Solana Beach bans balloons filled with helium or other lifting gases, following the city council’s approval of a new ordinance on April 27.
“Balloons have been a symbol of celebration for so long, but the harm they do is absolutely not to be celebrated,” said Solana Beach Mayor Lesa Heebner.
The ordinance, which is now awaiting a second reading by the council at a meeting next month, is designed to reduce plastic pollution that can build up in the ocean and harm animals, both in the sea and on land. It would specifically prevent the sale, use and distribution of “any type of balloon inflated with lighter than air gas in the city”. It also makes it illegal to launch these types of balloons into the air, where they will eventually fall into the ocean or onto land.
The prescription is also designed to preserve helium for medical and other scientific purposes.
“We don’t want to waste helium because it’s a medically important resource,” Solana Beach resident Kristin Brinner said in a public comment. “There is no reason for us to dump plastic and stuff into our environment, so I hope this is another step to eliminate single-use plastics that are polluting our environment.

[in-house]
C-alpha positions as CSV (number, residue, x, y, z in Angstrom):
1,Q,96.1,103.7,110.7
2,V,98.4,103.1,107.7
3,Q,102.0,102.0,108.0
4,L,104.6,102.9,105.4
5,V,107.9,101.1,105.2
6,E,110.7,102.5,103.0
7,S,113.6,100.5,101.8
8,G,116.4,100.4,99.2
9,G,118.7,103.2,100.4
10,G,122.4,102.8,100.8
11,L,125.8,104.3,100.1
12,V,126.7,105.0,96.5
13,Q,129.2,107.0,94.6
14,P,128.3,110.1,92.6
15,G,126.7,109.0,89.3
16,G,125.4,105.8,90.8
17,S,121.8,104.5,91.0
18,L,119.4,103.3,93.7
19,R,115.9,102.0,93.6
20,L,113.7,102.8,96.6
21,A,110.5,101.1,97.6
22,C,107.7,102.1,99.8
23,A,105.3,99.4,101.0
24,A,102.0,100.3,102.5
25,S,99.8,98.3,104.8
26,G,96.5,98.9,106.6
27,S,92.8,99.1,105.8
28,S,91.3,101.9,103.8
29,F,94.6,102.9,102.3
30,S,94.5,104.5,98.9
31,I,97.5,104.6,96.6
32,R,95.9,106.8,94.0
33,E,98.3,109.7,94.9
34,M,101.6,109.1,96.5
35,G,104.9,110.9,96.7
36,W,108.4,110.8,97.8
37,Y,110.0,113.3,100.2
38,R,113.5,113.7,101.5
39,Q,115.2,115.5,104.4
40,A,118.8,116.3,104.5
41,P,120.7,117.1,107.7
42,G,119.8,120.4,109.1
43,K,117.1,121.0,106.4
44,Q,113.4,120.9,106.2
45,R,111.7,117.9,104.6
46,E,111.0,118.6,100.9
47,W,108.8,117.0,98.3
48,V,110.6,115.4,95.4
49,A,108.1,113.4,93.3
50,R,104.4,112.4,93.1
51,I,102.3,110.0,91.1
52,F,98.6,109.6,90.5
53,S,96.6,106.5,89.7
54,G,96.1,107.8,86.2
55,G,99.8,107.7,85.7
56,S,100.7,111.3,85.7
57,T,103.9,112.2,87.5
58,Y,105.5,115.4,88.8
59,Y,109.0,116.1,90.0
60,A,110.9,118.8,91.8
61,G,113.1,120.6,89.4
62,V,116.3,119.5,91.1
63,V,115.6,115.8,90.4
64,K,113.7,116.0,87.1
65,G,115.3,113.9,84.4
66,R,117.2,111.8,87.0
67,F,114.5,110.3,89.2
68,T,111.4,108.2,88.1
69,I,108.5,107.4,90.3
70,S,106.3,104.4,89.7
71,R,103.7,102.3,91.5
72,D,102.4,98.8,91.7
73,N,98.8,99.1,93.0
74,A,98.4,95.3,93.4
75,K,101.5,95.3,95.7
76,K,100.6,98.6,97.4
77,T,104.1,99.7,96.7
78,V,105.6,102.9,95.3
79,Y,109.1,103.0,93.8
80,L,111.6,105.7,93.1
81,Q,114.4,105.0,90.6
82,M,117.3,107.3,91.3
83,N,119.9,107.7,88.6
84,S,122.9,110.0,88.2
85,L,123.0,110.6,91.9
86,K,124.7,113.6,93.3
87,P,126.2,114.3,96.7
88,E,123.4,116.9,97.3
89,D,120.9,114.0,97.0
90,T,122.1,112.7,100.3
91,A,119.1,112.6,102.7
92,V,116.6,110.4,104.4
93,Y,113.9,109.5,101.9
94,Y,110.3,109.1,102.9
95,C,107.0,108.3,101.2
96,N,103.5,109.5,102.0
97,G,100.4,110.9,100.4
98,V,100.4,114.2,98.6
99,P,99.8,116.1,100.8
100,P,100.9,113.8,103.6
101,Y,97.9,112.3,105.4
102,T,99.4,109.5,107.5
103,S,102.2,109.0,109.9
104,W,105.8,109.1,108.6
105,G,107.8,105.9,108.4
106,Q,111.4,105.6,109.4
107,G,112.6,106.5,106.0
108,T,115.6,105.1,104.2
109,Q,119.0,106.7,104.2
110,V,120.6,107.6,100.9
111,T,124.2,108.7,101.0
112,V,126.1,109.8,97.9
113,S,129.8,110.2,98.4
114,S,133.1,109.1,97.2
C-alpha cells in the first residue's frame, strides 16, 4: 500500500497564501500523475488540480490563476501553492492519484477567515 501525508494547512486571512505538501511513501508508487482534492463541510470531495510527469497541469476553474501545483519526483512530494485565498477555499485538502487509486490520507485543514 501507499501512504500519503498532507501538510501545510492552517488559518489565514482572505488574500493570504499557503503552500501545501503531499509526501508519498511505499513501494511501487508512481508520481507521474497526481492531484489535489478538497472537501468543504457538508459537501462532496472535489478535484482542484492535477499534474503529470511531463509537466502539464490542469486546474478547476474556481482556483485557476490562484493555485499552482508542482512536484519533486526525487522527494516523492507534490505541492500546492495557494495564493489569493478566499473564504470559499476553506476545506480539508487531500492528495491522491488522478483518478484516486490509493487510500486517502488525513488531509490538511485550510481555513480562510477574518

Residents and local groups such as the Surfrider Foundation have called for the balloons to be banned, according to a report from the city manager.
Other cities across the United States have passed similar laws. Earlier this year, the Encinitas City Council approved an ordinance banning balloons filled with helium or other lifting gases.
“As someone who cleans the beach frequently – not in an organized way, I just do it – there is far too much plastic waste, but also balloon waste,” said Jewel Edson, councilor for Solana Beach. . “And it’s shocking, not just the balloons but the strings that I find things tied up in.”